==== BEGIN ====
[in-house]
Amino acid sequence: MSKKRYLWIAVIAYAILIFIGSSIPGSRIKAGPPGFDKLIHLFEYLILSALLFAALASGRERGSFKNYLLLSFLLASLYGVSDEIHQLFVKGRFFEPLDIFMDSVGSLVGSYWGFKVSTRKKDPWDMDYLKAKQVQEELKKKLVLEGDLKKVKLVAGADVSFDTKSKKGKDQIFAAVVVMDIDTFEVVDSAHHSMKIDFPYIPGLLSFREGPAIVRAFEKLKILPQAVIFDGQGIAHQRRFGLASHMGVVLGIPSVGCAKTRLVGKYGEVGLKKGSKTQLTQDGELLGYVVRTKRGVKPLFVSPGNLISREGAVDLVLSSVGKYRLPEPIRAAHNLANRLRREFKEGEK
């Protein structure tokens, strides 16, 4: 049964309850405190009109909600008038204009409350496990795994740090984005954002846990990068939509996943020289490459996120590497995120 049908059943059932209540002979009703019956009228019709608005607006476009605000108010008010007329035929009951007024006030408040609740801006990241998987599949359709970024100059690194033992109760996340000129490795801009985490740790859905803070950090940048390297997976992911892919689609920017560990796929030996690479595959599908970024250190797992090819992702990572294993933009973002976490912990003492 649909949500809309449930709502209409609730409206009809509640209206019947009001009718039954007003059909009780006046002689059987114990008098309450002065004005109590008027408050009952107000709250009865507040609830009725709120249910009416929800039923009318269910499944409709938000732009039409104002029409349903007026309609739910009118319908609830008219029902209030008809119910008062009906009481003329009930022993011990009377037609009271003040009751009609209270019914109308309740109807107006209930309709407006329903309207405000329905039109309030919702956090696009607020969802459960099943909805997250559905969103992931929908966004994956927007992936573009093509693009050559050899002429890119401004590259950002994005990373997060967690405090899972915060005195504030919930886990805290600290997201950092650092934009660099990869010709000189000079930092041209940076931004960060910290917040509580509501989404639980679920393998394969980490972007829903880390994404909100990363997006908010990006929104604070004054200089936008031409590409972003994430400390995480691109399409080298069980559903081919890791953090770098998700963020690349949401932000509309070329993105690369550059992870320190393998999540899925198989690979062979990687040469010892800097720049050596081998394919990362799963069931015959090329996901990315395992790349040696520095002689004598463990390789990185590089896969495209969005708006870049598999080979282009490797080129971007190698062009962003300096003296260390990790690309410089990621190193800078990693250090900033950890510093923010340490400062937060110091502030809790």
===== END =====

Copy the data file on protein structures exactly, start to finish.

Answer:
[in-house]
Amino acid sequence: MSKKRYLWIAVIAYAILIFIGSSIPGSRIKAGPPGFDKLIHLFEYLILSALLFAALASGRERGSFKNYLLLSFLLASLYGVSDEIHQLFVKGRFFEPLDIFMDSVGSLVGSYWGFKVSTRKKDPWDMDYLKAKQVQEELKKKLVLEGDLKKVKLVAGADVSFDTKSKKGKDQIFAAVVVMDIDTFEVVDSAHHSMKIDFPYIPGLLSFREGPAIVRAFEKLKILPQAVIFDGQGIAHQRRFGLASHMGVVLGIPSVGCAKTRLVGKYGEVGLKKGSKTQLTQDGELLGYVVRTKRGVKPLFVSPGNLISREGAVDLVLSSVGKYRLPEPIRAAHNLANRLRREFKEGEK
């Protein structure tokens, strides 16, 4: 049964309850405190009109909600008038204009409350496990795994740090984005954002846990990068939509996943020289490459996120590497995120 049908059943059932209540002979009703019956009228019709608005607006476009605000108010008010007329035929009951007024006030408040609740801006990241998987599949359709970024100059690194033992109760996340000129490795801009985490740790859905803070950090940048390297997976992911892919689609920017560990796929030996690479595959599908970024250190797992090819992702990572294993933009973002976490912990003492 649909949500809309449930709502209409609730409206009809509640209206019947009001009718039954007003059909009780006046002689059987114990008098309450002065004005109590008027408050009952107000709250009865507040609830009725709120249910009416929800039923009318269910499944409709938000732009039409104002029409349903007026309609739910009118319908609830008219029902209030008809119910008062009906009481003329009930022993011990009377037609009271003040009751009609209270019914109308309740109807107006209930309709407006329903309207405000329905039109309030919702956090696009607020969802459960099943909805997250559905969103992931929908966004994956927007992936573009093509693009050559050899002429890119401004590259950002994005990373997060967690405090899972915060005195504030919930886990805290600290997201950092650092934009660099990869010709000189000079930092041209940076931004960060910290917040509580509501989404639980679920393998394969980490972007829903880390994404909100990363997006908010990006929104604070004054200089936008031409590409972003994430400390995480691109399409080298069980559903081919890791953090770098998700963020690349949401932000509309070329993105690369550059992870320190393998999540899925198989690979062979990687040469010892800097720049050596081998394919990362799963069931015959090329996901990315395992790349040696520095002689004598463990390789990185590089896969495209969005708006870049598999080979282009490797080129971007190698062009962003300096003296260390990790690309410089990621190193800078990693250090900033950890510093923010340490400062937060110091502030809790």